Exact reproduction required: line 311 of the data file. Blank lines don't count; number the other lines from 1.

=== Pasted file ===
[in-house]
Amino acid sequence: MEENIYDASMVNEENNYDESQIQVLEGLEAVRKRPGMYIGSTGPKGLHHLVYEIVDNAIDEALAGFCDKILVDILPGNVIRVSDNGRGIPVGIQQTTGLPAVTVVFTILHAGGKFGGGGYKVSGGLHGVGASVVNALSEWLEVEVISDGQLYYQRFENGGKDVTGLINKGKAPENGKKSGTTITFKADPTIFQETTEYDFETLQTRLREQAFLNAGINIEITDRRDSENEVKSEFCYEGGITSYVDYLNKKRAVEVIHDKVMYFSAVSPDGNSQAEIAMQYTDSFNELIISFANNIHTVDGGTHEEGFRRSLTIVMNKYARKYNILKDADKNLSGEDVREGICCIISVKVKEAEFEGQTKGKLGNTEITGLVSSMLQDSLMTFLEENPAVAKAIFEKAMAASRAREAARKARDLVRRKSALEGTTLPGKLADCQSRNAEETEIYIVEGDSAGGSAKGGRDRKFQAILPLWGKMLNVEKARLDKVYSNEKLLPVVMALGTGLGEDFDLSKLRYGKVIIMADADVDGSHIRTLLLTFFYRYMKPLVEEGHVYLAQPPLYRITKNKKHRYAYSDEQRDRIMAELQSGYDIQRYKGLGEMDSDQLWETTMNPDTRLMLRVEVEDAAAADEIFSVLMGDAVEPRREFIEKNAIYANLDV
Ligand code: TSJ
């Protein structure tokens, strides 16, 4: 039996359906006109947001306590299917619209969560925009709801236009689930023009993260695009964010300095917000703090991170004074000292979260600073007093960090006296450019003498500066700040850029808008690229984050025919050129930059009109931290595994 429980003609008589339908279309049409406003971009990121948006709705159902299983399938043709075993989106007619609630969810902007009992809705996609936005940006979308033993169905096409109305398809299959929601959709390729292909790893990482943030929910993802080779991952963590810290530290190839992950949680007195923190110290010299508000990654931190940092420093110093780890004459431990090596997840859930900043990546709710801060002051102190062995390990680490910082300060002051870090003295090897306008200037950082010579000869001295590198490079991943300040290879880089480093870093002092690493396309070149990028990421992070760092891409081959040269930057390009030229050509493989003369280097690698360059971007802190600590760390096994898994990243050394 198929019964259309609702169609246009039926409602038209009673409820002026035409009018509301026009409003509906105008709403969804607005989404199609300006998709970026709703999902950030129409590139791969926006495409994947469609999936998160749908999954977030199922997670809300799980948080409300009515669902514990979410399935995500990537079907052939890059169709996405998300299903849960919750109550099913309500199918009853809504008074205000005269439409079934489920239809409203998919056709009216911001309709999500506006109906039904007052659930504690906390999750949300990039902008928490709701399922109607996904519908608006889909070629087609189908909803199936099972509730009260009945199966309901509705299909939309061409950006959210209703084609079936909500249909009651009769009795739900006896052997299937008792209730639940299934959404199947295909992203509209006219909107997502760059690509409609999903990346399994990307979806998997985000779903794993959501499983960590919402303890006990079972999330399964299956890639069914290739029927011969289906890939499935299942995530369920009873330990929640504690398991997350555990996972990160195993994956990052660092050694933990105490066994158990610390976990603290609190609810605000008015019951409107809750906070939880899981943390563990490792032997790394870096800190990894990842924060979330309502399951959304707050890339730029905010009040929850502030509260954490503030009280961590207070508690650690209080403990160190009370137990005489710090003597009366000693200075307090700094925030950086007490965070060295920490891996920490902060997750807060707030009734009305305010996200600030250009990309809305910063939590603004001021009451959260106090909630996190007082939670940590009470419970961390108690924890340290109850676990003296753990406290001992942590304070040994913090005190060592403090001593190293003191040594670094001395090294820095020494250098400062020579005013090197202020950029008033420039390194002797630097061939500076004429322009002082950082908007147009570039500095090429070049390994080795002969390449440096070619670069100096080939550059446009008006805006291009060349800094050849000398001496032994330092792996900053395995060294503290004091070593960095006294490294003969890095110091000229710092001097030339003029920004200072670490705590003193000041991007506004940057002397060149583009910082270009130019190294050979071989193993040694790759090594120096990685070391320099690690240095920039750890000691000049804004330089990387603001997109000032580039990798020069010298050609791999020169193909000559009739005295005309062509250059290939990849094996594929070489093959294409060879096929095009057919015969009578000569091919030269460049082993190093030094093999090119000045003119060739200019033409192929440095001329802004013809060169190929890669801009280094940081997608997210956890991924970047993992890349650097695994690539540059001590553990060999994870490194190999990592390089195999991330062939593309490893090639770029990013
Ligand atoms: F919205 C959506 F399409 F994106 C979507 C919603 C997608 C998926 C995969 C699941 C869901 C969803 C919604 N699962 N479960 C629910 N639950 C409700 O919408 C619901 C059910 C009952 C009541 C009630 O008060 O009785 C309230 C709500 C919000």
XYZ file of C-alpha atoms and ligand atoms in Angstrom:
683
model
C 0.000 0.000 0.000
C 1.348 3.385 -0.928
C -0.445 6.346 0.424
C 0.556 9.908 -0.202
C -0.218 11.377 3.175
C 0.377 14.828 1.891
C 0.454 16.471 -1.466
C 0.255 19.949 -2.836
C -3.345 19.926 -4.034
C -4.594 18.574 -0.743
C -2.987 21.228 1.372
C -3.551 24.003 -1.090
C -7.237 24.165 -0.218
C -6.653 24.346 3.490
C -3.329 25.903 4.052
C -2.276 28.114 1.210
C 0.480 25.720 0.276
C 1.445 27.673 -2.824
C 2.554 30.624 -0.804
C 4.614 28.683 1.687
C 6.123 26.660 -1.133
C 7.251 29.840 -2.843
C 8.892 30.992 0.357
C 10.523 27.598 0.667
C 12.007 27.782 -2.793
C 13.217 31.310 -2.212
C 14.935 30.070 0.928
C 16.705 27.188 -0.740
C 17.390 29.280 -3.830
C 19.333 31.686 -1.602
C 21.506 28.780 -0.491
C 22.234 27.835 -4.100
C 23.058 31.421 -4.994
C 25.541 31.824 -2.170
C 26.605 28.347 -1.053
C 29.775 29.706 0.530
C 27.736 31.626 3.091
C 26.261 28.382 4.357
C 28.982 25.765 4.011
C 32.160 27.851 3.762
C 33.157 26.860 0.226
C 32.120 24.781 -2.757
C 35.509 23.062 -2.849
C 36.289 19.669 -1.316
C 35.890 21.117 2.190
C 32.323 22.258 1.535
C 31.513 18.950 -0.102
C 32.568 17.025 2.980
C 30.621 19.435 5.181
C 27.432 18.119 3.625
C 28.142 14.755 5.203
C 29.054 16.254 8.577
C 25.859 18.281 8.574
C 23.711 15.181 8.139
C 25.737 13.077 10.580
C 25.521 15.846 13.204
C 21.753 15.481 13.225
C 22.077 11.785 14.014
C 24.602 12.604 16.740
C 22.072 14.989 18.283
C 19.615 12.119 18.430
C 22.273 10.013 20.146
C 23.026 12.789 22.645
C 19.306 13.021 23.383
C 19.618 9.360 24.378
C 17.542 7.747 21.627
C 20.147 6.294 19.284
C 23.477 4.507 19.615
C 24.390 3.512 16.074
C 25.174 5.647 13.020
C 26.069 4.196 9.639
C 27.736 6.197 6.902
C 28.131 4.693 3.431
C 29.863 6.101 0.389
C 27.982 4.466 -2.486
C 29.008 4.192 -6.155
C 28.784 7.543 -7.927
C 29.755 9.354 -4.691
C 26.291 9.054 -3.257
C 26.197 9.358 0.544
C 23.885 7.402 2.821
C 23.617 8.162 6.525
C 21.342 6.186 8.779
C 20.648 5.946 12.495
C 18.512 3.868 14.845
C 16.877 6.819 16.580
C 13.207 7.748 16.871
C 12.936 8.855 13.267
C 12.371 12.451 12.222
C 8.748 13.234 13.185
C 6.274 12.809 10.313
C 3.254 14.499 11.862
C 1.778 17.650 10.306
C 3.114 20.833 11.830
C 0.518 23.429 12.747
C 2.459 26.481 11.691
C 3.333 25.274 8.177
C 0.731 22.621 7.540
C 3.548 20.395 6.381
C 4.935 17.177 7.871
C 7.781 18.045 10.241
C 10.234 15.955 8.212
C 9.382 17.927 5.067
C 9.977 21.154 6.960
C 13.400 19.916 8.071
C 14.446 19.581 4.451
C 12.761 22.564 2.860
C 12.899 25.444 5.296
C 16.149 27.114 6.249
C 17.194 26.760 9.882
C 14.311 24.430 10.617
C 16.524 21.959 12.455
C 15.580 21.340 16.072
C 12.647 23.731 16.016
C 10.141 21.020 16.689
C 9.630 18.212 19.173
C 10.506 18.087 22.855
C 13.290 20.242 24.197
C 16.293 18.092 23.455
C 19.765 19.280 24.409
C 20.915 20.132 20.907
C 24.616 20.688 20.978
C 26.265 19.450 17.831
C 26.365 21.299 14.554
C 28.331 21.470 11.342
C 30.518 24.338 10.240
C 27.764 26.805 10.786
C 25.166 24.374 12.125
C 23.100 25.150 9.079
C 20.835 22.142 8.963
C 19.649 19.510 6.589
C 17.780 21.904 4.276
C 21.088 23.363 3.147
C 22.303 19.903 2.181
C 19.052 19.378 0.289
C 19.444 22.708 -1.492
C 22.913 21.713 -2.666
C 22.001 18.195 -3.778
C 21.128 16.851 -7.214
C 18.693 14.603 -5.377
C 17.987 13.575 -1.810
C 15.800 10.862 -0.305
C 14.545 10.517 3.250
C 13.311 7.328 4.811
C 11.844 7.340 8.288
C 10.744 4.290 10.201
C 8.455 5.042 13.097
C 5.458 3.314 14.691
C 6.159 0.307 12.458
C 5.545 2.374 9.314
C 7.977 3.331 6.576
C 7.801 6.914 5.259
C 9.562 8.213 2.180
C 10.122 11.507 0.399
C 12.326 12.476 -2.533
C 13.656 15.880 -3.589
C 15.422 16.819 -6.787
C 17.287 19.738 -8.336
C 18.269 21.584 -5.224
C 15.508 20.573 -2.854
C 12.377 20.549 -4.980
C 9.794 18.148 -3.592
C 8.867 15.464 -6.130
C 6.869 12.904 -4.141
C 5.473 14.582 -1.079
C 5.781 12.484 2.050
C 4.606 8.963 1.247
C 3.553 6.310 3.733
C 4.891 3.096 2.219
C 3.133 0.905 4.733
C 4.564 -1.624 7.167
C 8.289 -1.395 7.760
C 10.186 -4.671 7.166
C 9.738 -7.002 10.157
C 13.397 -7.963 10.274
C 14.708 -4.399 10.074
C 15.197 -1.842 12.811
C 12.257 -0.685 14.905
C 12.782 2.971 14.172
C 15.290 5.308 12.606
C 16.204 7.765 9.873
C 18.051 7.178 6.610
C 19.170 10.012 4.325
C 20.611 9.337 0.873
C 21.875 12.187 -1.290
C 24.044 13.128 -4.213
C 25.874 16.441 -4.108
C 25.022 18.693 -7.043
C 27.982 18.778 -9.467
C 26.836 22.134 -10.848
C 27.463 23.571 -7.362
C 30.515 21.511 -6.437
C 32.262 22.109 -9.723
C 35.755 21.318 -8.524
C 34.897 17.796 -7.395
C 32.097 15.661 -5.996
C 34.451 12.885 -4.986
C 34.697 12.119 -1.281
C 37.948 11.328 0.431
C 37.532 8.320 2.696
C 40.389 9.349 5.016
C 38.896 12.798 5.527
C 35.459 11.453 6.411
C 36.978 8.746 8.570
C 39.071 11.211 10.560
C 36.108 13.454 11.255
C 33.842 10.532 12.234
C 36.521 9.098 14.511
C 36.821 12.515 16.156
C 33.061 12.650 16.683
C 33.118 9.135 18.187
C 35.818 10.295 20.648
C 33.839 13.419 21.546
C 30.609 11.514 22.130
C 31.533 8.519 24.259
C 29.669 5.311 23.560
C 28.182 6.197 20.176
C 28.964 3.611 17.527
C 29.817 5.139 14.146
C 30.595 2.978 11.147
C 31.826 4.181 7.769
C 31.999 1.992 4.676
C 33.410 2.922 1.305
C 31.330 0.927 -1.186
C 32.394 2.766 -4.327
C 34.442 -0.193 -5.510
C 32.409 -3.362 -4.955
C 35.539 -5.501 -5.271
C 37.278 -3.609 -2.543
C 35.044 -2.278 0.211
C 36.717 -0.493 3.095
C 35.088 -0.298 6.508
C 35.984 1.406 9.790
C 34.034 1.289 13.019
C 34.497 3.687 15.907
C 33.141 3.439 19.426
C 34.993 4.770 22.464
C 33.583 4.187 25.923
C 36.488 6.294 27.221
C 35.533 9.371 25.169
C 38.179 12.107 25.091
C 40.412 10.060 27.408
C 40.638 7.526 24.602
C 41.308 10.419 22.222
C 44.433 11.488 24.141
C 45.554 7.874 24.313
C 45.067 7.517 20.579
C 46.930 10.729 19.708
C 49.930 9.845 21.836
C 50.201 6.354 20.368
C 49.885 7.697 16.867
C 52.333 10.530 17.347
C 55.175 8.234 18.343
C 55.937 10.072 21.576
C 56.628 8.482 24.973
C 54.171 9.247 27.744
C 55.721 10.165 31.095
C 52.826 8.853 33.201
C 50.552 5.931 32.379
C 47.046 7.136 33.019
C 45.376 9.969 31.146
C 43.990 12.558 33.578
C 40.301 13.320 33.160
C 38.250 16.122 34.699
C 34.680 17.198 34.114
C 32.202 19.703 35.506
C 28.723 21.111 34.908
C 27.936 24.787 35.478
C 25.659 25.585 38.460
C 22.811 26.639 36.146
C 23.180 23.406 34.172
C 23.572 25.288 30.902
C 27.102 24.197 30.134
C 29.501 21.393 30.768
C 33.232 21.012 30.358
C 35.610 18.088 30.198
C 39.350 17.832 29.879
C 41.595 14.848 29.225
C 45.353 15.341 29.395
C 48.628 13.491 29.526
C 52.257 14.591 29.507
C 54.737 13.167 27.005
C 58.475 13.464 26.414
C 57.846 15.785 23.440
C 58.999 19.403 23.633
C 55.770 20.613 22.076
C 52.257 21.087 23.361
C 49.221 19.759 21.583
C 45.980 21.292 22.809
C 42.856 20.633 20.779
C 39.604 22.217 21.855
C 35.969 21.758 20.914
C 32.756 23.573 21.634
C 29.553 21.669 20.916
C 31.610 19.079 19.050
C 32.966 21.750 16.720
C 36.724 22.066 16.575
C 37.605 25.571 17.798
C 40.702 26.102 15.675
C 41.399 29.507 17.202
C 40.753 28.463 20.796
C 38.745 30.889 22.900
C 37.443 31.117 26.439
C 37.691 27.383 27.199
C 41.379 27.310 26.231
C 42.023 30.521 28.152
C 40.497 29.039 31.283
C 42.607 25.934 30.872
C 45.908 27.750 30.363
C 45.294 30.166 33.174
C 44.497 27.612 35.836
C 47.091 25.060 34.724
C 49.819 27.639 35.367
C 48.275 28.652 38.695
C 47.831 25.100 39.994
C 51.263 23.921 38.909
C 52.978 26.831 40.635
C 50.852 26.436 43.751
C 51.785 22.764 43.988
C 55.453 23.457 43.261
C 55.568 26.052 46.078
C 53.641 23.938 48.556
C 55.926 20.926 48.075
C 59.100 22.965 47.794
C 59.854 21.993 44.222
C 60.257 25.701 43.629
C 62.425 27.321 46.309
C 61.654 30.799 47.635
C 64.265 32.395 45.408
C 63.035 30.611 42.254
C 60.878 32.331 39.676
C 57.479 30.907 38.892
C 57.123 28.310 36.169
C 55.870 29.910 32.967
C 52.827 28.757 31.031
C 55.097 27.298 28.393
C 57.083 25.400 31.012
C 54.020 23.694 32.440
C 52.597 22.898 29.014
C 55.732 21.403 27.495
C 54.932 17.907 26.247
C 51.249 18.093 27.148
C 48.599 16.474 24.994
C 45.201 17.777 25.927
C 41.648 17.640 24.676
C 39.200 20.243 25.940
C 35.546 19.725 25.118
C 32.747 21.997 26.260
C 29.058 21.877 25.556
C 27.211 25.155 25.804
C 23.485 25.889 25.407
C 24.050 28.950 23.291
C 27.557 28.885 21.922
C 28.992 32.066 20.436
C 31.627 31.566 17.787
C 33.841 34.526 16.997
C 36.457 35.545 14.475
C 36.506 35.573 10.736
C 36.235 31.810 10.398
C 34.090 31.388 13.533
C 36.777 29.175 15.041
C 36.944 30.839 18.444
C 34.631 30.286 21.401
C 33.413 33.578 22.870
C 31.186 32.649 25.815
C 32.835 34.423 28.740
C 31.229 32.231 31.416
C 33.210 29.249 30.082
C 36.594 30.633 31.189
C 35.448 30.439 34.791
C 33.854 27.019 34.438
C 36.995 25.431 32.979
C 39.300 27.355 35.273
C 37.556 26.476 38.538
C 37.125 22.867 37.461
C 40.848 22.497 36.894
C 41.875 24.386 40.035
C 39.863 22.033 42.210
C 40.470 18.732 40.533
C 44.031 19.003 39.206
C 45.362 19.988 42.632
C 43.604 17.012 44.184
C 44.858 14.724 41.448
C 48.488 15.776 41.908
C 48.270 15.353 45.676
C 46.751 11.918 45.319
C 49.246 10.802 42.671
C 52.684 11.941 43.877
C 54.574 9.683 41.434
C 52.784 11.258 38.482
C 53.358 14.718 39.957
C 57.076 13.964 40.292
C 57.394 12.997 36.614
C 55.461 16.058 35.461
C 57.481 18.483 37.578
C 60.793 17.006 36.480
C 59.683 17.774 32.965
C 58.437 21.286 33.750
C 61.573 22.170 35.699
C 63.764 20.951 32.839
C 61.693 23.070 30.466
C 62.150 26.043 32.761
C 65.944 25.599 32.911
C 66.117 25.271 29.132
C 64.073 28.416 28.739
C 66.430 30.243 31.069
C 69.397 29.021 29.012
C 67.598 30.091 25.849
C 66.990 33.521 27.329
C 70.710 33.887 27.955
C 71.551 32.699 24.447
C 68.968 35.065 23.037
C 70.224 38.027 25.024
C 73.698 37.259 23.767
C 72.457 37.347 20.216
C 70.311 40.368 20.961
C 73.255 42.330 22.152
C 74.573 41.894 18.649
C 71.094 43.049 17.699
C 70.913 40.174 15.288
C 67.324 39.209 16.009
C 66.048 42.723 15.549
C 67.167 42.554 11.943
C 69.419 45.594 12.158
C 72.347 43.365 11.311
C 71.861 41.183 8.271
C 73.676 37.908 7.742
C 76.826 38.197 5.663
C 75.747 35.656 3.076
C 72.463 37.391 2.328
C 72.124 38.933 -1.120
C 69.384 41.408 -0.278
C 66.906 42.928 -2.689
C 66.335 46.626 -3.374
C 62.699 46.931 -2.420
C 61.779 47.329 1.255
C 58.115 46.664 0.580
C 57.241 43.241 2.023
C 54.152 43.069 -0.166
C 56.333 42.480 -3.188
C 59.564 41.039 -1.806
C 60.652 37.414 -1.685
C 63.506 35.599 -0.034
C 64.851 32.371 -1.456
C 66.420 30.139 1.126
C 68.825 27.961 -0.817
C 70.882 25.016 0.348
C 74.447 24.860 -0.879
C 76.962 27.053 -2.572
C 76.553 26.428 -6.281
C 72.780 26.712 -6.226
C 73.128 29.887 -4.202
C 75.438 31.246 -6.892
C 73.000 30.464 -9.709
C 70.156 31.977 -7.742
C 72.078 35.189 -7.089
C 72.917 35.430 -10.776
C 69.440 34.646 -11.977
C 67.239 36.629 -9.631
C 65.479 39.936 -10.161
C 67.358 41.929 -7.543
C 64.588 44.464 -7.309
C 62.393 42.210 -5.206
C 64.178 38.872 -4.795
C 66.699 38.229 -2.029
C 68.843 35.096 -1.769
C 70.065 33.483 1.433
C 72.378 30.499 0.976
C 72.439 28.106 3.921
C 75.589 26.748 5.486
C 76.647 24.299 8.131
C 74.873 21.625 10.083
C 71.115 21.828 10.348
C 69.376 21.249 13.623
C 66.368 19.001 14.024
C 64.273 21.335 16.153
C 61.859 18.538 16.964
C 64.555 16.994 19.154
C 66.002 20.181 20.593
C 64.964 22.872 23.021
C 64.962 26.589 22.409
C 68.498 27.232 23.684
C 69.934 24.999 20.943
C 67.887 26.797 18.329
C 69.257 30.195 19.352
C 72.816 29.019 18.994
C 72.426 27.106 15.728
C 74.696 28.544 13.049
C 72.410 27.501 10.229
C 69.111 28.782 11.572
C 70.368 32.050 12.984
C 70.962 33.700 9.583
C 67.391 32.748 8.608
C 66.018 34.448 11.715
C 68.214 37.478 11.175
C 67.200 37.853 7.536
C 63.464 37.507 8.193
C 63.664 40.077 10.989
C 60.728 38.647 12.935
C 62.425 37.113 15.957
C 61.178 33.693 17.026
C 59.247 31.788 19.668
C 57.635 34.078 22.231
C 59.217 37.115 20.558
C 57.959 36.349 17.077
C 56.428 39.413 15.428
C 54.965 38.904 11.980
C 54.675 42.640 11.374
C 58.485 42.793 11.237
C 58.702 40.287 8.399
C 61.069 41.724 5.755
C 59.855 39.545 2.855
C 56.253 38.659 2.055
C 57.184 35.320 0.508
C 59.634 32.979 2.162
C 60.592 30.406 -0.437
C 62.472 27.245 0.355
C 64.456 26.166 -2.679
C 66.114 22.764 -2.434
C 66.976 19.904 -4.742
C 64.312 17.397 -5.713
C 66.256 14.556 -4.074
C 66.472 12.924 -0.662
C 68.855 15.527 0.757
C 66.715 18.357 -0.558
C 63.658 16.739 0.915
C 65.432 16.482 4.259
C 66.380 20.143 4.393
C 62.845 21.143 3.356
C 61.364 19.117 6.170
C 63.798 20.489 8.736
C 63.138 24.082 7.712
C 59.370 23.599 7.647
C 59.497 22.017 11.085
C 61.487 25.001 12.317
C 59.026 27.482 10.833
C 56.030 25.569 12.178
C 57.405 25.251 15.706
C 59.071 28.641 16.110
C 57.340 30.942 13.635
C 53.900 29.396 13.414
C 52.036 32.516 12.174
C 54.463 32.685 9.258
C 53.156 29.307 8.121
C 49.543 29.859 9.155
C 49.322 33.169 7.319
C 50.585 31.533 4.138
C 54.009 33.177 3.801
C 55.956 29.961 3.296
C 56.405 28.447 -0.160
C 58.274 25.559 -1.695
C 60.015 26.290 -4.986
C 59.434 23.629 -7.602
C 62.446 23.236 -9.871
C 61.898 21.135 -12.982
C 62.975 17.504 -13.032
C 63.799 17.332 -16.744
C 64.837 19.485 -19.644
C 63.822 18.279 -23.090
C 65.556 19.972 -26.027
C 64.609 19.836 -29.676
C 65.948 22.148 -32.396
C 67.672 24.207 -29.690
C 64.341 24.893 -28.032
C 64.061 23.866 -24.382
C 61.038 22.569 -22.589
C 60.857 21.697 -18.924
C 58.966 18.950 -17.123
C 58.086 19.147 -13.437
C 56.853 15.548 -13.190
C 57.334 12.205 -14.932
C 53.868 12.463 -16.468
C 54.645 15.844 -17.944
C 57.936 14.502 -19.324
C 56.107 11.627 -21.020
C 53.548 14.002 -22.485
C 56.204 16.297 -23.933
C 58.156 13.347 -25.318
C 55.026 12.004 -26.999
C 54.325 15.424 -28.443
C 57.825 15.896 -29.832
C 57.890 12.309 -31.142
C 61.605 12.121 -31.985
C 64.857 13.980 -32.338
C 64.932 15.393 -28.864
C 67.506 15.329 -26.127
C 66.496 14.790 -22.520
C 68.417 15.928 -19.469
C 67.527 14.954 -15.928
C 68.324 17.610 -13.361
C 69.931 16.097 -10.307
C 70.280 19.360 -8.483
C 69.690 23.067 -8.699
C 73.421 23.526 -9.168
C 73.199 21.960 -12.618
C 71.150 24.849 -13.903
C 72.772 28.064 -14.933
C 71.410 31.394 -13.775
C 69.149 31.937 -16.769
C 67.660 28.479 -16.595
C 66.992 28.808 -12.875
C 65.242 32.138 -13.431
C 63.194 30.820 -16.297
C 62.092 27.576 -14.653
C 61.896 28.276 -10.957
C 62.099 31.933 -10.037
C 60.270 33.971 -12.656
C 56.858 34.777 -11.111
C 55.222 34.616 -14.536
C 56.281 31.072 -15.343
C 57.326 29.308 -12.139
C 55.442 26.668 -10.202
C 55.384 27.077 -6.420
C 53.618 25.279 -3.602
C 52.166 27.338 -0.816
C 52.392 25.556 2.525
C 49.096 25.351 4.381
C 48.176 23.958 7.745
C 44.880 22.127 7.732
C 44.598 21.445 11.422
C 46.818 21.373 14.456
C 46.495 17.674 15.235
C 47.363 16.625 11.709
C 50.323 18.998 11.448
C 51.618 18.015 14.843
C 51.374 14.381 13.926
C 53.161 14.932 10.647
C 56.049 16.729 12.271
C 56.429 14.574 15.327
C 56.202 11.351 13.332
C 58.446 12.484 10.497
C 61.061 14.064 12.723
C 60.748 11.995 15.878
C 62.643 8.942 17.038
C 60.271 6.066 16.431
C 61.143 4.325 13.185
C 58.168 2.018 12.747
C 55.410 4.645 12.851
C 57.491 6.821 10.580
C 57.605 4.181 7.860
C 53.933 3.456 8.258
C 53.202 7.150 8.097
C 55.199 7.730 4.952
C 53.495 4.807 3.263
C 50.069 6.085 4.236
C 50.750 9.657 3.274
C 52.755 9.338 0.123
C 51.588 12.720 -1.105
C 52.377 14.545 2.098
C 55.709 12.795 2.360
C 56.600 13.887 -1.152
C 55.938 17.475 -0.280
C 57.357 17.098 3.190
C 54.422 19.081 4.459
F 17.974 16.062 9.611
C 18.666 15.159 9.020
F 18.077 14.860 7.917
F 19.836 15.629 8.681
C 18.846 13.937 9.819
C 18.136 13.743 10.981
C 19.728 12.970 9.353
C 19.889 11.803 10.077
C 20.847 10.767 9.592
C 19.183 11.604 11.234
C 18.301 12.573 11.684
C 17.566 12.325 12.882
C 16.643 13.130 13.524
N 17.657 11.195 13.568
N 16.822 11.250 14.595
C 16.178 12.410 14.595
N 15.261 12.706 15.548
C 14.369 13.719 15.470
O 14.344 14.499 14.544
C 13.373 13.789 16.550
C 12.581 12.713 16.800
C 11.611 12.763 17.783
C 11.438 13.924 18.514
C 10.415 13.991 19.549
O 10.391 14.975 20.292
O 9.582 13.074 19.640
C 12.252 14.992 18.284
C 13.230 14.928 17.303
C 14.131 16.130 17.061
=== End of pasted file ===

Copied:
C 37.443 31.117 26.439